Everyone knows about “the cloud” these days. From the cynical techie definition “running your stuff on someone else’s computer” to the CEO-who-got-religion “it's the only way we can stay in business!”, opinions run the gamut between skepticism and naive exuberance.
Rapid developments of internet and web technology have made the cloud possible. In past years, the model began to evolve as rather primitive (by today's standards) hosting services. ASPs or Application Service Providers were some of the first examples on the market. But they were limited in their ability to deliver performance based on available bandwidth and ubiquity of bandwidth at endpoints. There was also a lot of downtime. Nowadays, most (if not all) of those problems have been solved, at least in the developed world.
In my experience, whether you decide to move or purchase a system in the cloud depends on several factors including:
Risk - how risky is it to locate a portion of your business on "someone else's computer"?
Cost - what are the costs associated with moving a system to the cloud? Does it result in lower Total Cost of Ownership (TCO) or is it more expensive?
Service - will locating your system in the cloud result in improved service to your customers?
Reliability - will the cloud based system be more reliable (accessibility, uptime, throughput?) than an on-premise system?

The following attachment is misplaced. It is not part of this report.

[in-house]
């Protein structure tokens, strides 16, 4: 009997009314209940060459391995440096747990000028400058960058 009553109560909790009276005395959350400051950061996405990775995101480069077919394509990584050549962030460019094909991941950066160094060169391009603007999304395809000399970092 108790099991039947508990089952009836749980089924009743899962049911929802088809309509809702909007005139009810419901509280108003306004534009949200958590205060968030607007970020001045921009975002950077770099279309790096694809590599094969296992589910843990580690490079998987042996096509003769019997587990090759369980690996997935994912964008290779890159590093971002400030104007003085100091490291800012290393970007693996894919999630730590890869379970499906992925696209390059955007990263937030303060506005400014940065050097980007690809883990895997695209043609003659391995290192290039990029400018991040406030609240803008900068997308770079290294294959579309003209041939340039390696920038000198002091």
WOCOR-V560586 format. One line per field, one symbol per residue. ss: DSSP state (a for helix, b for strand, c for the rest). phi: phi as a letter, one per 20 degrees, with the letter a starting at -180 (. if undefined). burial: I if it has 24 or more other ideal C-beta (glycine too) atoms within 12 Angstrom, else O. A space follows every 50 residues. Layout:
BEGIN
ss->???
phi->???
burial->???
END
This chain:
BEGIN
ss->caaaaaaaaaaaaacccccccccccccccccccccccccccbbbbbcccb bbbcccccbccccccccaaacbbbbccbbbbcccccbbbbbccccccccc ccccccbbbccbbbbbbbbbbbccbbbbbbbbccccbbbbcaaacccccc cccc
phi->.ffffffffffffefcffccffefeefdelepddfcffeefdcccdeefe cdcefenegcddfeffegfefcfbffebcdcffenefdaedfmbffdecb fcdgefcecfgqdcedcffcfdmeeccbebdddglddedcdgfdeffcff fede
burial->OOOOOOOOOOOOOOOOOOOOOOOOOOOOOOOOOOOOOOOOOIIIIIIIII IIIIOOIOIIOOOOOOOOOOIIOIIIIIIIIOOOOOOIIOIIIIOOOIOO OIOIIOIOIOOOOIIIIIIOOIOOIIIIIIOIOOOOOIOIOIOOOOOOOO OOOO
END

Occasionally, you will still hear objections based on data security. Keep in mind that there is a strong sentiment that having your data on premise adds to security. But, is this true? How can a single (especially small) organization’s “data center” compete with an ANSI/TIA-942 compliant professional operation? It amazes me when some organizational leaders still think that physical proximity to their data automatically makes it “safer” than encrypted hosting with a world-class data center provider accompanied by a rigorous contract protecting privacy and data integrity.
There are still some things you should NOT put in the cloud. But that list is shrinking daily. Corporate directories, DHCP servers, and security systems are at the top of the shrinking list. Unencrypted personal identifying information (PII) and sensitive medical records need to remain on site. In addition, some legacy apps are just not worth moving to the cloud - it’s better they remain where they are, or go away altogether replaced by a new solution that is totally cloud based from the start (e.g., SaaS systems). Often the effort to encrypt and reposition legacy data in the cloud is more trouble than it is worth in terms of an expected ROI from “moving to the cloud”.
But, whatever you do, keep in mind the four factors above - Risk, Cost, Service, and Reliability - when deciding about whether to locate your system in the cloud or not.
If your organization is struggling with decisions of “what to cloud and what not to cloud”, contact me for assistance and more information.